• Rhythm and language patterns: Dancing and moving to music involves rhythm, which mirrors the patterns found in language. Understanding and feeling rhythm can enhance your little one’s ability to detect patterns in language, aiding in the development of their speech and eventually reading skills.  
  • Confidence and self-expression: As your little ones become more comfortable with dance and movement, they often experience an increase in self-esteem and well-being due to the release of endorphins through the exercise of dancing and moving.  A confident child is more likely to participate in social interactions, ask questions, and express their thoughts, feelings, and ideas.  

Don’t forget that improved motor skills and coordination lead to better writing and the ability to engage in other activities that support learning, communication and overall child development.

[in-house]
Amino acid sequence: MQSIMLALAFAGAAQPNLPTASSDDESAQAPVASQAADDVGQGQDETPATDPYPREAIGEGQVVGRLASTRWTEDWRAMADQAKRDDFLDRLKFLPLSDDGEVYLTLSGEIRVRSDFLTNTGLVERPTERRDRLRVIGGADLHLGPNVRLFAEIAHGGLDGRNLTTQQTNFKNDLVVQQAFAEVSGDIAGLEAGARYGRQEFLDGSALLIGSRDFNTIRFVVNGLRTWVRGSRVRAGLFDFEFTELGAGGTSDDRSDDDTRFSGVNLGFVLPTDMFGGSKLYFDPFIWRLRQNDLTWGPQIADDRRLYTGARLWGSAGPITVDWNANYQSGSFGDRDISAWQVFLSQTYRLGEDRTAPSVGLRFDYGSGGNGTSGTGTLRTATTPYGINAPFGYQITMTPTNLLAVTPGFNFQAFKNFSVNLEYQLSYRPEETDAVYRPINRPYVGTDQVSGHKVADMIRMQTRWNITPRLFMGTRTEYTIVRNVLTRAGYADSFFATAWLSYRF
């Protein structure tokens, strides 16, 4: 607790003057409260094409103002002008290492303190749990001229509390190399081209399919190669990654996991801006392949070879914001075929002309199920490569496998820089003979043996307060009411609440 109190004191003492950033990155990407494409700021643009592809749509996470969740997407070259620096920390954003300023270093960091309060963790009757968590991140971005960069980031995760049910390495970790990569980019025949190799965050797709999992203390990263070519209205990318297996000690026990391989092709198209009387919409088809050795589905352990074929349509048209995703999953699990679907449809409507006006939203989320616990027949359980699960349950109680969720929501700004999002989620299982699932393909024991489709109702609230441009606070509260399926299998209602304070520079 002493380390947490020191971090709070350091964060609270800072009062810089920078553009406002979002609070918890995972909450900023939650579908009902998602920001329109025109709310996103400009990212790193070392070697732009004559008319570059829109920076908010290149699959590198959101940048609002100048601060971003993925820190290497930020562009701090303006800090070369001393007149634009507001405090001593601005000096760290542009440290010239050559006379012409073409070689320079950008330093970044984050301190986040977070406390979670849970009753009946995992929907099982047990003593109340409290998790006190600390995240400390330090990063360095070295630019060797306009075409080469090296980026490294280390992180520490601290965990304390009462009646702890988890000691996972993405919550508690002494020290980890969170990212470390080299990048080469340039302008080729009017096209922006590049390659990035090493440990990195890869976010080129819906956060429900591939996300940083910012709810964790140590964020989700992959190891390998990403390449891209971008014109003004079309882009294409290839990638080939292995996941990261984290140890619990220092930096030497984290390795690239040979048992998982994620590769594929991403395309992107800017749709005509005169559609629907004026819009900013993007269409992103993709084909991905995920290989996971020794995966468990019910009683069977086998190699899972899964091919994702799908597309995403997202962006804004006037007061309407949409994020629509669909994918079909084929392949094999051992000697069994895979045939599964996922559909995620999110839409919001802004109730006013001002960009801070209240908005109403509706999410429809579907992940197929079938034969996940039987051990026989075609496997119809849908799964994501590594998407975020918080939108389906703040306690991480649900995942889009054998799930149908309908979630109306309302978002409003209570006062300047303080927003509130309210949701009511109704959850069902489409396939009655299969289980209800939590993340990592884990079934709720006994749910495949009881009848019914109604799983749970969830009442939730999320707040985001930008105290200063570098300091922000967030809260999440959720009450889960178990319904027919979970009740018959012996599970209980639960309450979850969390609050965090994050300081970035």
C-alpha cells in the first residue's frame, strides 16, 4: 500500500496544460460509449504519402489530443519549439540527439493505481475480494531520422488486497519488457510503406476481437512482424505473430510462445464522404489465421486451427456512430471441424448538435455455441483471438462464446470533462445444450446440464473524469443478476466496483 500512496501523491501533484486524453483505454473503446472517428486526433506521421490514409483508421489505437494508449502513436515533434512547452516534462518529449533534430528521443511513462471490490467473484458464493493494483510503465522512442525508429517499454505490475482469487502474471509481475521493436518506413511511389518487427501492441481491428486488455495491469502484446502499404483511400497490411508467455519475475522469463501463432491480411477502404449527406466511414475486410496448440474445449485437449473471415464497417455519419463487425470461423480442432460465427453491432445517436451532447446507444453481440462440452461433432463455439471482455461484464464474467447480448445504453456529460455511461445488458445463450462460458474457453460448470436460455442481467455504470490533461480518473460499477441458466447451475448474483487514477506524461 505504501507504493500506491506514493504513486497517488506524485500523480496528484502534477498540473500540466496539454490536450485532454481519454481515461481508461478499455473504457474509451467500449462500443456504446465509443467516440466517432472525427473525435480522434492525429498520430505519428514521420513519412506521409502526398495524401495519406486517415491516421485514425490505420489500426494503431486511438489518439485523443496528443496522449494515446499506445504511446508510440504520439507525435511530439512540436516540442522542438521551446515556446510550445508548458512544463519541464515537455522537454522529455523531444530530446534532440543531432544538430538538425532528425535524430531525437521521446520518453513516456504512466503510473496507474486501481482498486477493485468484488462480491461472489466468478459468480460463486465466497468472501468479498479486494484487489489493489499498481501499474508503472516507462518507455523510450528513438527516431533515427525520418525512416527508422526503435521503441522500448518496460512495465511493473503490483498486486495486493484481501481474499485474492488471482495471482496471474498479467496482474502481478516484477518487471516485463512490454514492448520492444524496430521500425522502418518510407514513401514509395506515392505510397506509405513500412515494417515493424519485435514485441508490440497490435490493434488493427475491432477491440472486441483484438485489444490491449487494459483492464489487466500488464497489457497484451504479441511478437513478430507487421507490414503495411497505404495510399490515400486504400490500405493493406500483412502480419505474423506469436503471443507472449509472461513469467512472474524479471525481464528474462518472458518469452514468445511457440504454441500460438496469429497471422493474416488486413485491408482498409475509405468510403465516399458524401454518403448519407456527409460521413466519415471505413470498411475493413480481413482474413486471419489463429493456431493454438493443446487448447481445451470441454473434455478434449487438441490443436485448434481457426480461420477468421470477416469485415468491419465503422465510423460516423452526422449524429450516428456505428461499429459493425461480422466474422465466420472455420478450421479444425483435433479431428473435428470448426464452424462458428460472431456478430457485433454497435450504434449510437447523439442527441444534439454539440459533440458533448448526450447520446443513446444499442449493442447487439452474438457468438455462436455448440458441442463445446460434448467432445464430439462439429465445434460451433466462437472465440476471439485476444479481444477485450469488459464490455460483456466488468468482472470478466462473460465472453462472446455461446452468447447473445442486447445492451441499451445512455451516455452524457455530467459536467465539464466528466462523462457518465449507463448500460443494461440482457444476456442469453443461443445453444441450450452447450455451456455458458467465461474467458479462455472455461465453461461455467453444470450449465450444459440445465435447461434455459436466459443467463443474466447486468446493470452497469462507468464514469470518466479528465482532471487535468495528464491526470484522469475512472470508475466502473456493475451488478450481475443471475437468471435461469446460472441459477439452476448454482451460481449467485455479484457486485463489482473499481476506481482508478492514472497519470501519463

Incorporating dance and movement into your little one’s daily activities is not only fun but an important and effective way to help support their overall development, especially with communication. Whether it’s through a guided role-play activity to just popping on their favourite piece of music and letting the rhythm take them away, the benefits are extensive and best of all, FUN!

How will you use movement in your setting to enhance communication and vocabulary? Here is a super simple, fun and engaging activity to get you started. 

What do I need? Space to move, music and a selection of their favourite storybooks. 

How do I do it? Choose a story together. Sit and read the story with your little ones. Every time an action word or phrase comes up, stand up and act it out together. For example, if the story involves jumping in puddles encourage your children to jump in the puddles as well.